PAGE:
“I understand you and Tom are divorced.”

“That’s right.”

“Sorry to hear that. You seemed well matched.”

“Coming from you, Candy, that’s almost a compliment.” What the hell is she after?

“Of course it is. Really, Sue, you’re so prickly sometimes. I understand you’re working for DelphianO in the Valley. Net content, right?”

“Right again.” Always the psycho Bitch.

“And fucking Hugh.” Ouch. There it is, her stinger goes in. I should have been expecting that.

“You’re a visionary, Candy.”

“It doesn’t take a visionary to deduce whose cock you were sucking last night."

“Given how much dick you’ve sampled over the years, I guess that makes you an expert at spotting trends.”

I get up and start walking away. She grabs my arm, pulling me toward her.

“Before you get all lovey‑dovey with Hugh, you should know he likes his women—and his booze. Don’t expect him to hang around. You’re not exactly his type. For starters, your tits are under‑inflated, and your ass is way overblown. Add to that you’re a brunette, and he’s partial to blondes. Then there’s your age. A little old, don’t you think? Hugh likes his coeds. I have you pegged as strictly rebound material. Nothing more than a one‑night stand. Not like Hugh and me. We fucked our brains out that last year at Amtech.”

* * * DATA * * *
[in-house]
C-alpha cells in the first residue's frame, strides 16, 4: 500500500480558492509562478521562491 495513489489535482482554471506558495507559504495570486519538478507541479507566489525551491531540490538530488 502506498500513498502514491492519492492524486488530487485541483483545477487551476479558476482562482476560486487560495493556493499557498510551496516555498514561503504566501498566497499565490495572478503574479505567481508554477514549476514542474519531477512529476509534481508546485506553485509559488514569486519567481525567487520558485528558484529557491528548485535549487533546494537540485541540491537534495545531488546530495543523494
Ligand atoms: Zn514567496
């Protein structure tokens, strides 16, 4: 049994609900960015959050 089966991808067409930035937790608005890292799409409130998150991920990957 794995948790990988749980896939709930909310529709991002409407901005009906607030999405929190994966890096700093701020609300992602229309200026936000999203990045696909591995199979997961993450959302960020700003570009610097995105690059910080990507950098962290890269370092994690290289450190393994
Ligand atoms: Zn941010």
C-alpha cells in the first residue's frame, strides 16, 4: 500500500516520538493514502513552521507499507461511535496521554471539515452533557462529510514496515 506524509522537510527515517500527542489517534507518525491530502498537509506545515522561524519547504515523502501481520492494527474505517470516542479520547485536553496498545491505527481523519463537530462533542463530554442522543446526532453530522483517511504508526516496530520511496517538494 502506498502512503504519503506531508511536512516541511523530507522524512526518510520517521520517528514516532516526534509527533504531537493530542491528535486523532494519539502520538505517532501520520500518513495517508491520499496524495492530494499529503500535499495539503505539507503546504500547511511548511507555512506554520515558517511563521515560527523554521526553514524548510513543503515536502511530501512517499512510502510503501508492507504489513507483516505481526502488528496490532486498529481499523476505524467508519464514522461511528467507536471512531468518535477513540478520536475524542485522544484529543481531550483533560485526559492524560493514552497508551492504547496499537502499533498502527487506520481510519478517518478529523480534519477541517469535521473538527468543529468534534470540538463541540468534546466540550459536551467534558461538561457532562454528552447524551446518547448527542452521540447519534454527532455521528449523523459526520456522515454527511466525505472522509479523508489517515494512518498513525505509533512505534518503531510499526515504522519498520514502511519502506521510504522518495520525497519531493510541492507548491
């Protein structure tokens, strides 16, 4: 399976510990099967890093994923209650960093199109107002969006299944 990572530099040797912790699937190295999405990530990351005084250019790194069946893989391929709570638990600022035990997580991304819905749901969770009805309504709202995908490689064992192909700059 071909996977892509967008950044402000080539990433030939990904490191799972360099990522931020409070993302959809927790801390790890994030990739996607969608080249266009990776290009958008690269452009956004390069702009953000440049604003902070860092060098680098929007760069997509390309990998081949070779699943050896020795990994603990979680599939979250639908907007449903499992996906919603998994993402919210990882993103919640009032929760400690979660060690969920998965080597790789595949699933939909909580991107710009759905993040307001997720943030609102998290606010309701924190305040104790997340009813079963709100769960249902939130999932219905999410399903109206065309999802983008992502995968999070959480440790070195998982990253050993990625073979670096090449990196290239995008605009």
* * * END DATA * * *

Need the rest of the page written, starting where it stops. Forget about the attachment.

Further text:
“Your brains? You don’t say. That couldn’t have been too hard.”

“Have I missed something? Since when did you become a card‑carrying member of Mensa?”

“Candy, it’s you we’re talking about. You mean you sucked dick for an entire year, and still he walked? Doesn’t say much for your technique. Too fucking bad.”

I pull away from Candy, trying to make my getaway. But not before her nails dig in. Before they scrape my forearm, drawing blood.

FUCK! O.K., whatever, who cares. Go with the damn flow; be there.

I join the gang. Candy follows behind me, careful to sit just beyond my reach with Doug strategically positioned between us. There I sit pretending to listen as the Bitch titters away at anyone who will listen—titters with gales gusting toward 110dB. Really, someone ought to kill her before she strikes again. She’s done quite a number on me; that’s for sure. My head throbs terribly. Even the three Tylenol I swallow down dry provide no relief.

“So Skip, the story about Tal is . . .”

“Sue, there’s blood on your arm,” Skip says, the palm of his hand gently pressing my flesh.

“I must have brushed up against something nasty at the bar. It’s nothing,” I reply, as I dab my arm with a napkin.

“Anyway, Skip, the thing about Tal is,” continues Jeff, “that two years after the rest of us were canned, he was tossed out on his ass. Ain’t that a pisser. Guys like Tal always think they’re immune. They think their time will never come. That bastard thought if he screwed us royally he’d be a fucking shoo‑in for a promotion. Instead, what does he get? Just a couple months supervising Technopower, nothing else. In the end, he’s nothing more than a grunt like us and our reps.”